Tuesday, December 21, 2010
The lunar eclipse has just finished and over here in Korea I was able to catch the tail end of it. In the US and Canada where it was supposed to be most visible unfortunately there was heavy cloud cover pretty much everywhere. Keep in mind though that there really is nothing particularly special about this eclipse compared to others except that it happened to fall on the winter solstice. What actually does make a difference is the distance of the Moon from the Earth at any one time, as this can vary from 363,000 to 405,000 km.
So what's the reminder? Well, consider your average dystopian movie. Mankind is living in some kind of medieval / technological age where some technology is still around to use while other tools have long since faded away, and the accomplishments of the past are no longer part of that day's society. In a similar vein though much less dramatic, we are currently at a point in time where we simply aren't able to send people to the Moon. Even though we went there before and technology has improved drastically since then, in terms of the ability to send people there and back we no longer have that ability. We're no longer a species capable of traveling past LEO than Portugal is an empire anymore. In fact, Portugal has ceased being an empire for longer than we've ceased being able to go to the Moon.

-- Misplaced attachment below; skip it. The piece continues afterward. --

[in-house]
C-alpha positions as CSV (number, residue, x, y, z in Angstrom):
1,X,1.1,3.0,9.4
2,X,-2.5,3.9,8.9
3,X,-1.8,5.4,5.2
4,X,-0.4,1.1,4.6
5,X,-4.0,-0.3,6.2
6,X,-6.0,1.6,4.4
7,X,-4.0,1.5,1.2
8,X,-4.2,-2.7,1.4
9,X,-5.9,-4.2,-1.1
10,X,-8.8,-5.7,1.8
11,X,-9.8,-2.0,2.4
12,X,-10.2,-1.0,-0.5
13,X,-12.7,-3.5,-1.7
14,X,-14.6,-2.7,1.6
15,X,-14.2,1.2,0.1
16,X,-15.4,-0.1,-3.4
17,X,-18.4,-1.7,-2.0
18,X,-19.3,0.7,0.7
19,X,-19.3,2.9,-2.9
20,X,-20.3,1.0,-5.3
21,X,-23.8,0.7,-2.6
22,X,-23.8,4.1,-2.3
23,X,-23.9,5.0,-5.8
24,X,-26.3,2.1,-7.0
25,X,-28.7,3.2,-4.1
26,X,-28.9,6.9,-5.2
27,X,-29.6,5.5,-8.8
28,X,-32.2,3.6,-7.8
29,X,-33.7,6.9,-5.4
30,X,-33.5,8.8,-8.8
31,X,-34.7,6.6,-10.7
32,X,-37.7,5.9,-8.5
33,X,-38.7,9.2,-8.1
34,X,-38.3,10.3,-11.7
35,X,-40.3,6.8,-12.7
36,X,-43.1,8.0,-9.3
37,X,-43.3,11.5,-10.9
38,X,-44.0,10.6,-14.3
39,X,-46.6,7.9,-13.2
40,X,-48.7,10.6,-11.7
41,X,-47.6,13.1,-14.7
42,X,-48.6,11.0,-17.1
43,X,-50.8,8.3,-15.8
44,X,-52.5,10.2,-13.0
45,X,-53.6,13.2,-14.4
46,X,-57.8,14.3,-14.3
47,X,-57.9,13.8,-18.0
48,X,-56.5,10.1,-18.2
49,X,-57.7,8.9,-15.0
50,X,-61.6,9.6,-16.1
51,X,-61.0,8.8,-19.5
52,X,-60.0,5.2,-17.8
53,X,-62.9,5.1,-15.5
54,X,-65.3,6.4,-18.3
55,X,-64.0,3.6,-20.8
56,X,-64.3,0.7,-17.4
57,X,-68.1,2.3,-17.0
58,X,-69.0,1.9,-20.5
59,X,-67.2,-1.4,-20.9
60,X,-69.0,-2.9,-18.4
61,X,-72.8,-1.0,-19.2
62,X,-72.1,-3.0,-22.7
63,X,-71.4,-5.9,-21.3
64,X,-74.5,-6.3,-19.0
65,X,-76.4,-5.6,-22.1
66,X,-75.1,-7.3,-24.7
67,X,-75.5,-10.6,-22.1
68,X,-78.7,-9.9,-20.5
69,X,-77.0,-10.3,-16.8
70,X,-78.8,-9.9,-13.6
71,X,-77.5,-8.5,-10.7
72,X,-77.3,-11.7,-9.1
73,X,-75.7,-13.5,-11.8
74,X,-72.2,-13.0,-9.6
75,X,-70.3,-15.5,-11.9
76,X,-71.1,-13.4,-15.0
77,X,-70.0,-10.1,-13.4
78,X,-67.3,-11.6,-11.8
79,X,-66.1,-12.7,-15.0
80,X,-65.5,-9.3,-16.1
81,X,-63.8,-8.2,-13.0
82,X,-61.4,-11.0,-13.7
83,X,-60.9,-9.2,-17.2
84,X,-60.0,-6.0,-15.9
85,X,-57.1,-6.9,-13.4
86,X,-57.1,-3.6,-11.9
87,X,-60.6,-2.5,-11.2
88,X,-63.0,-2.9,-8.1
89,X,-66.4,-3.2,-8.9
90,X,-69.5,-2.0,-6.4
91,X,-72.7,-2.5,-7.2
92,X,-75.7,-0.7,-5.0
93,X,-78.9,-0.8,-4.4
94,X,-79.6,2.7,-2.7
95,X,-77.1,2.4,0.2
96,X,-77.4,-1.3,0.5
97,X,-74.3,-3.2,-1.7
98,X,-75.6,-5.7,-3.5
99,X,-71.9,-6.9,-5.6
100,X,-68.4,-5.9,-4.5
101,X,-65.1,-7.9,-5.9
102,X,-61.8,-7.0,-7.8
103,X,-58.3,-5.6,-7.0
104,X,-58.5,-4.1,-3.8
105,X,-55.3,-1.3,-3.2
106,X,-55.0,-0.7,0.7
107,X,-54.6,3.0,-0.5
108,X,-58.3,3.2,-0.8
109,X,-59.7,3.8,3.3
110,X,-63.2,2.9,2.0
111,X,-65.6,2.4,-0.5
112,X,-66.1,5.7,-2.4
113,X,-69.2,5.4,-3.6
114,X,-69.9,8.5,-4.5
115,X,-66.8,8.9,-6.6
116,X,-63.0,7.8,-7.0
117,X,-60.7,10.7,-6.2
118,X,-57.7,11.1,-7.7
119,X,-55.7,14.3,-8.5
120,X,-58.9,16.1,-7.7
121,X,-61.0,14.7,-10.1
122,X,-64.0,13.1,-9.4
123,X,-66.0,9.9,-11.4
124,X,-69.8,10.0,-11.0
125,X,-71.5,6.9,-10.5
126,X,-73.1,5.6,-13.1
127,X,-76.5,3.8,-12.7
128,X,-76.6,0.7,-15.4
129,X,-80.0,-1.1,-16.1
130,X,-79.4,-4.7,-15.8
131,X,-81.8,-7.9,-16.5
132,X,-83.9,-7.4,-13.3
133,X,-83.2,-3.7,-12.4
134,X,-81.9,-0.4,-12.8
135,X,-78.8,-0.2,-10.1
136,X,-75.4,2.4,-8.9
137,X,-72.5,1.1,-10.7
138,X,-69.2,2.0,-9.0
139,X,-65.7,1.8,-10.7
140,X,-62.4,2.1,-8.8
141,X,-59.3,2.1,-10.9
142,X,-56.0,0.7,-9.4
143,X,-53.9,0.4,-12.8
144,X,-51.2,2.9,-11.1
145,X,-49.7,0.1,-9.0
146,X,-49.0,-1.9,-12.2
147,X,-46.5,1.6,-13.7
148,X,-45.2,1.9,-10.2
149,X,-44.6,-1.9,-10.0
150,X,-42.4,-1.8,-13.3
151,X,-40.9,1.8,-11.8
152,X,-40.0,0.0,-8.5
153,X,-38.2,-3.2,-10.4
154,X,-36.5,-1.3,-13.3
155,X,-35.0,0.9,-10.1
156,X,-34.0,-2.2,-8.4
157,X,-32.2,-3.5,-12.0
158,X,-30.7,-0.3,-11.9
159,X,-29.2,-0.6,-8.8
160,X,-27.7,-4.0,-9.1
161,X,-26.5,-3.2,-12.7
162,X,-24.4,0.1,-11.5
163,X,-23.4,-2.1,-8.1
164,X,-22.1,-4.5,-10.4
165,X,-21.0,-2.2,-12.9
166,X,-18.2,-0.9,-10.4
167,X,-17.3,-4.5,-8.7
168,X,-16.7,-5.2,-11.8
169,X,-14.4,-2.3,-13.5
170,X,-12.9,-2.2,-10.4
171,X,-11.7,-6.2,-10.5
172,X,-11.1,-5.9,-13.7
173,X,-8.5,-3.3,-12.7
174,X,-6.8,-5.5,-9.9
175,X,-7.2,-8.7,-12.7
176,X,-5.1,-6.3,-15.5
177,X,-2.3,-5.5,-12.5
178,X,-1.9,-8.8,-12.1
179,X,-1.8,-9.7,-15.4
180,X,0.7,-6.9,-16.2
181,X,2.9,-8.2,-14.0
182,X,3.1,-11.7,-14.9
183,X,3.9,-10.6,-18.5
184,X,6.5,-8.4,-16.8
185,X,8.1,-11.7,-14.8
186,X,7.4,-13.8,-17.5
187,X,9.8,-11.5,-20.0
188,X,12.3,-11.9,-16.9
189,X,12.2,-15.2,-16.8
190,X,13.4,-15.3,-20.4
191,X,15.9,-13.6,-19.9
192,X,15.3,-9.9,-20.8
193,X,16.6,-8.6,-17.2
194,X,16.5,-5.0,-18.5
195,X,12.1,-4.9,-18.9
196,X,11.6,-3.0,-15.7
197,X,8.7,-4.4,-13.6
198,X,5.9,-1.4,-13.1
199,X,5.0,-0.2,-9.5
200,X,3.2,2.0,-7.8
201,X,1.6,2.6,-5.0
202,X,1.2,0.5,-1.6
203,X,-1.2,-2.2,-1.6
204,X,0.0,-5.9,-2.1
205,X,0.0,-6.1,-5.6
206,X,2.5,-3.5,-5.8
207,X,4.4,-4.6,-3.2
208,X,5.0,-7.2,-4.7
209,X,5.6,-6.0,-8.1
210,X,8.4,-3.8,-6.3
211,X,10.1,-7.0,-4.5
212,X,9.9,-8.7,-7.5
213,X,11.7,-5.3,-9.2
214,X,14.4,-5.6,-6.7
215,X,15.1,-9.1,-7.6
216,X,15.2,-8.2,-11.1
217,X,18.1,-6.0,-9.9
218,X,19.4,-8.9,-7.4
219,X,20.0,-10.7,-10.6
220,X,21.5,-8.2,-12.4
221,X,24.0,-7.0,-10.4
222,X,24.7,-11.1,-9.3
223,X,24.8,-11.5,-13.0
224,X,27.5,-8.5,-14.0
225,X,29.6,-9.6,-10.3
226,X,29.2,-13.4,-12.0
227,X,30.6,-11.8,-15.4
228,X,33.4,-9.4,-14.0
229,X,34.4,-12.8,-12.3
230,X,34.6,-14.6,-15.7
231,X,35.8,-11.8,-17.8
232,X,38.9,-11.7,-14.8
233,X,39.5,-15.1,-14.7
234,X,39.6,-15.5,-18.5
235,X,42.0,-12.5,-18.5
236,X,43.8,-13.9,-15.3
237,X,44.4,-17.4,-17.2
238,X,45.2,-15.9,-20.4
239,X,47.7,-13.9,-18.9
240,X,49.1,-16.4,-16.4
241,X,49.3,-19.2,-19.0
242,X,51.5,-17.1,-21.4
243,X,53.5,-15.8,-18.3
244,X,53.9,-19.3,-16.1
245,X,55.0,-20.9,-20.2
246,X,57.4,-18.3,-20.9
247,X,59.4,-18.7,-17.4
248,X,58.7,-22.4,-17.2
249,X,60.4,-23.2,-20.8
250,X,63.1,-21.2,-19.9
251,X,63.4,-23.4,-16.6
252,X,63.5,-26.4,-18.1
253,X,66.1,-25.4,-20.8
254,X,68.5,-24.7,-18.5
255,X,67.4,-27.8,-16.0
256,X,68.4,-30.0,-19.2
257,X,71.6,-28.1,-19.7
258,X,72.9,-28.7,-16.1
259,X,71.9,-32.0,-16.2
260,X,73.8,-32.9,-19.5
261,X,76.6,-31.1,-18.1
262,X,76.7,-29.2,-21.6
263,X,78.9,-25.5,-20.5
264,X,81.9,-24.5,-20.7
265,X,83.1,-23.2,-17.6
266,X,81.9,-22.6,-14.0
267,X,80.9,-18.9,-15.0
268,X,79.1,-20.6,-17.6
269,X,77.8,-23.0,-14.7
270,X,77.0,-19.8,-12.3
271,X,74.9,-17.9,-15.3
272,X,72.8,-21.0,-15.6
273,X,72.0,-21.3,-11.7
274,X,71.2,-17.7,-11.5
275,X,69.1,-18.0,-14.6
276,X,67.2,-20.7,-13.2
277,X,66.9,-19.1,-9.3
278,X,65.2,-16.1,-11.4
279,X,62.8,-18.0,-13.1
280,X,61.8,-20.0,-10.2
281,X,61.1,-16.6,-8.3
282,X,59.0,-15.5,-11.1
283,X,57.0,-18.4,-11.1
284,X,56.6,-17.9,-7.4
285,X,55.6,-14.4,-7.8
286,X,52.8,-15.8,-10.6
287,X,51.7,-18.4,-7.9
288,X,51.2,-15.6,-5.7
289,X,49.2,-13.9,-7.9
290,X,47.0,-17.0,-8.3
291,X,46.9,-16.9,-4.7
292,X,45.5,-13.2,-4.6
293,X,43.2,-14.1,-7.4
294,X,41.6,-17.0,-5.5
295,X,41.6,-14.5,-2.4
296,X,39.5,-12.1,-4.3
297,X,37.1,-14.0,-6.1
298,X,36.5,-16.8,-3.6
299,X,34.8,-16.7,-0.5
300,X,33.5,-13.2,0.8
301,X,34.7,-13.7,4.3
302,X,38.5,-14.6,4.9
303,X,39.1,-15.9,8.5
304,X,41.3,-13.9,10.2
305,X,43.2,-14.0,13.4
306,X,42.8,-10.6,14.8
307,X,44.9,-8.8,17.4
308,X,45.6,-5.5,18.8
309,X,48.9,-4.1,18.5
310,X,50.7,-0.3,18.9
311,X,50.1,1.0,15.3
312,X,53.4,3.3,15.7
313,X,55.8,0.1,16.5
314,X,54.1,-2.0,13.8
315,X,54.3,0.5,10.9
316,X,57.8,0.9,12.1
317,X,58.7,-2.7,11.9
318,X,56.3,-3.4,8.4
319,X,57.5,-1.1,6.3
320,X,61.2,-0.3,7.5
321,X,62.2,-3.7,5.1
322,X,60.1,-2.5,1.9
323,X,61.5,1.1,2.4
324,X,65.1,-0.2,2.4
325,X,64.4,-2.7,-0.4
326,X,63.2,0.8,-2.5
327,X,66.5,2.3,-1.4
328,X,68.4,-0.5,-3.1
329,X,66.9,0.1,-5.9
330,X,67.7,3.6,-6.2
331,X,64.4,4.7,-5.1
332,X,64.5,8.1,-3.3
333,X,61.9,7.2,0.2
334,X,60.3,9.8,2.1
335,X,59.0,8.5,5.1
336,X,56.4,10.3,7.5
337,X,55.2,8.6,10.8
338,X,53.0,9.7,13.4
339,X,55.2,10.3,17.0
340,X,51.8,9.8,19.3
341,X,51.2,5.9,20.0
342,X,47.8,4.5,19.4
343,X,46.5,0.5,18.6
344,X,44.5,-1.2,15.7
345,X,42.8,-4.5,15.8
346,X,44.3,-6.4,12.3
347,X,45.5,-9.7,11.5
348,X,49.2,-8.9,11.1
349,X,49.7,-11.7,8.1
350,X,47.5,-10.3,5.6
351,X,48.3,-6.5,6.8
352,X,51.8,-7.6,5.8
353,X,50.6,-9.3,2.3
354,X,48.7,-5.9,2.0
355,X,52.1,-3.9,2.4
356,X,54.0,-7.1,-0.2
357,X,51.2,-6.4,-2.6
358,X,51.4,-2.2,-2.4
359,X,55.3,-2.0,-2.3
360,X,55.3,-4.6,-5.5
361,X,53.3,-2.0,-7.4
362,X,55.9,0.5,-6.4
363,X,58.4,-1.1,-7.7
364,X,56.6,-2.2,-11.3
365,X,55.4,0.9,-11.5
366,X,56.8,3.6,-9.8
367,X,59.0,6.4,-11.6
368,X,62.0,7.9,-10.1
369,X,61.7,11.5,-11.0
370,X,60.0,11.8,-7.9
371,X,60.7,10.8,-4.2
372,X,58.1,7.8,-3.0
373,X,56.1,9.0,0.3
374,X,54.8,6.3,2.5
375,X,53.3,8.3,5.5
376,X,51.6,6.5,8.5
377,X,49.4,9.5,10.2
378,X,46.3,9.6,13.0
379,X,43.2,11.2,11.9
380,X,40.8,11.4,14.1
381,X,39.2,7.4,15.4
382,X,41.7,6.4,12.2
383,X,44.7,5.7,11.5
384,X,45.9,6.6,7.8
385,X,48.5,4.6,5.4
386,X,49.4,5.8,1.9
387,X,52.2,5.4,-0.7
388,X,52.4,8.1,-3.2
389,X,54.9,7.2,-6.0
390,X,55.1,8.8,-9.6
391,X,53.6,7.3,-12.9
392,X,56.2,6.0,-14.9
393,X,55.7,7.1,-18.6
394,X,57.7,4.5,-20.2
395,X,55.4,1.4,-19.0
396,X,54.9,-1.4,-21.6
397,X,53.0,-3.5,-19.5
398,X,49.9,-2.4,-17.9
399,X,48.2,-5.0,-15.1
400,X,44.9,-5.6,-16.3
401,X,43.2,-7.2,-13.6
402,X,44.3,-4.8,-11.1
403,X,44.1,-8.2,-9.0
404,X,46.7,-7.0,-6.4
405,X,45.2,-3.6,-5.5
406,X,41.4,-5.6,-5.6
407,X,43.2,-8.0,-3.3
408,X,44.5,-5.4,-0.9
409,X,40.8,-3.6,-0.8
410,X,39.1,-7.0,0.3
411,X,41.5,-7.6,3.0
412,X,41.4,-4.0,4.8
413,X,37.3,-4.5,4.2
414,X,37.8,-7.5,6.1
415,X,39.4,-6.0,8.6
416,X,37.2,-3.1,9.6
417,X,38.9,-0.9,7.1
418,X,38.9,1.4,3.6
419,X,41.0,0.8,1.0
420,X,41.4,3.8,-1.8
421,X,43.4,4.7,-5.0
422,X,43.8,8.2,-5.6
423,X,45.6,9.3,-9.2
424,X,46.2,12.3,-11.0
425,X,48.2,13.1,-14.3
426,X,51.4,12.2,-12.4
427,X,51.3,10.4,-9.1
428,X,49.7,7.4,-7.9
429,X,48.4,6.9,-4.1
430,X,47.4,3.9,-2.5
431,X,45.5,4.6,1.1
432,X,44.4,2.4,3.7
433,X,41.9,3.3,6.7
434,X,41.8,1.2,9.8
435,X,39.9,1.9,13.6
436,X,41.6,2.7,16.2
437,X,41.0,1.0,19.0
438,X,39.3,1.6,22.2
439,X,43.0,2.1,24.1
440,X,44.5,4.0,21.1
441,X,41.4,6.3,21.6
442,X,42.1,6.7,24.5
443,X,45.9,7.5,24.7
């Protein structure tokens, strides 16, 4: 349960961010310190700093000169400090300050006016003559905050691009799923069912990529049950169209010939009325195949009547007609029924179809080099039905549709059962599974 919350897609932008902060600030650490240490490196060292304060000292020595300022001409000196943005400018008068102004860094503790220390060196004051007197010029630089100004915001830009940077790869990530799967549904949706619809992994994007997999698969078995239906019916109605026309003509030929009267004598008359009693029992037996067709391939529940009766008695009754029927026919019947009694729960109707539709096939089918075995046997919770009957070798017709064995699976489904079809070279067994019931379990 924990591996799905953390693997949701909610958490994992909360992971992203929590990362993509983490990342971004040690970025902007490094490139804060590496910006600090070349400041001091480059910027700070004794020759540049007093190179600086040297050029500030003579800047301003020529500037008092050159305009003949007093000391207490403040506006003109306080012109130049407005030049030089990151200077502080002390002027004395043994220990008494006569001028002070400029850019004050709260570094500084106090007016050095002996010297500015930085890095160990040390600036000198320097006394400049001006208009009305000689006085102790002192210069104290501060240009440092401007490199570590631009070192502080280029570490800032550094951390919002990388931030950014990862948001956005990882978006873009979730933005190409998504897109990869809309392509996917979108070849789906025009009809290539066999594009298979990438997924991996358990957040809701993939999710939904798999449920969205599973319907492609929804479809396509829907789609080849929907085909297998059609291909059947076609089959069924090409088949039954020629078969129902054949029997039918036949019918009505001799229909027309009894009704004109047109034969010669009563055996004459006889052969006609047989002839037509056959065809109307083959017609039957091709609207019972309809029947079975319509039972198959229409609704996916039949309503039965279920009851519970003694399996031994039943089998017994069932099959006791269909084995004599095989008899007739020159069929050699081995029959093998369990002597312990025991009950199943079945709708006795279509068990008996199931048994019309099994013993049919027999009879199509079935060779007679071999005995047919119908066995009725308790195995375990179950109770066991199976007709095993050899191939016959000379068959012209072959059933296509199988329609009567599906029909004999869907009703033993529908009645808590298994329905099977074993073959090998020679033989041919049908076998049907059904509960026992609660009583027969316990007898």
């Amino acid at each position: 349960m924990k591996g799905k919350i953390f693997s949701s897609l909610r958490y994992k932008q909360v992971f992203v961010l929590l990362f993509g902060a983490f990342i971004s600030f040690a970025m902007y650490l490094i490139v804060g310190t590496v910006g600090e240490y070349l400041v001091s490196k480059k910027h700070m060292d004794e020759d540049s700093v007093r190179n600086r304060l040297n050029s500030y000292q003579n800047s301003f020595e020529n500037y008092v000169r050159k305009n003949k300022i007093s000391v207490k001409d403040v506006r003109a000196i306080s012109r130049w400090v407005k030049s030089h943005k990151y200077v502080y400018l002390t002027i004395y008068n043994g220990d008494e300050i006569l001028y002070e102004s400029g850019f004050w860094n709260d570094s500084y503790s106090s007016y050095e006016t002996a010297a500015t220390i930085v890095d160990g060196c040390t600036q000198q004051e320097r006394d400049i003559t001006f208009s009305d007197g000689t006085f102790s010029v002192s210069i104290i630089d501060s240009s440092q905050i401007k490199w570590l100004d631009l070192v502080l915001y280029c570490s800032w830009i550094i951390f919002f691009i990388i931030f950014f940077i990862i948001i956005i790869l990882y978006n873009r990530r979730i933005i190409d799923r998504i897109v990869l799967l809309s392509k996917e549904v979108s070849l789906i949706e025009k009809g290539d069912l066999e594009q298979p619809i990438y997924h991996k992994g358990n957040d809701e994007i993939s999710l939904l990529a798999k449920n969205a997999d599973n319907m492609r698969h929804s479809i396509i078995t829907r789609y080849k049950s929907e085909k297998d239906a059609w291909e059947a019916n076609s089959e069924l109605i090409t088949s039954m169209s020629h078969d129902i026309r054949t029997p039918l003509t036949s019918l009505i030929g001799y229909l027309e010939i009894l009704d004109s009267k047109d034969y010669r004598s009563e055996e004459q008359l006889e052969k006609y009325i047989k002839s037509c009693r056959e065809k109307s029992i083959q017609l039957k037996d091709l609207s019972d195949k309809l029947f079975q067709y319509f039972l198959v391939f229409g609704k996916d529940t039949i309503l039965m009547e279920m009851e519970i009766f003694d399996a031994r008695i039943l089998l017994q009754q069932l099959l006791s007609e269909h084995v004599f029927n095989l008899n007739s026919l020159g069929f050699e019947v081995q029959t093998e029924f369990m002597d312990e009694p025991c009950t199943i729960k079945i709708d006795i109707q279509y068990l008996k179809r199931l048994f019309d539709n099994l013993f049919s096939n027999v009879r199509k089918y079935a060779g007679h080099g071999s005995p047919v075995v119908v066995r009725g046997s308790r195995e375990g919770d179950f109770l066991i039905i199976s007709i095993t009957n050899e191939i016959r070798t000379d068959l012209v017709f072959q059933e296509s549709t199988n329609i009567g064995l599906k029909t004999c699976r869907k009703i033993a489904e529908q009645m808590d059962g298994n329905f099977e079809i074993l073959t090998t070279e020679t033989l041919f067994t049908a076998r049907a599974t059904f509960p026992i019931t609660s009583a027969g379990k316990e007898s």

Fortunately though we're doing a pretty phenomenal job (compared to the funds allocated) in unmanned exploration. Tweaking the orbits of two unused satellites in order to send them into orbit around the Moon with only a minimal fuel usage might be the most impressive feat I've seen this year, and the longevity of the Mars rovers goes without saying.
This blog has been following the Opportunity rover on its way to Endeavor crater on Mars since 2008, and now that the rover has arrived it's time to celebrate.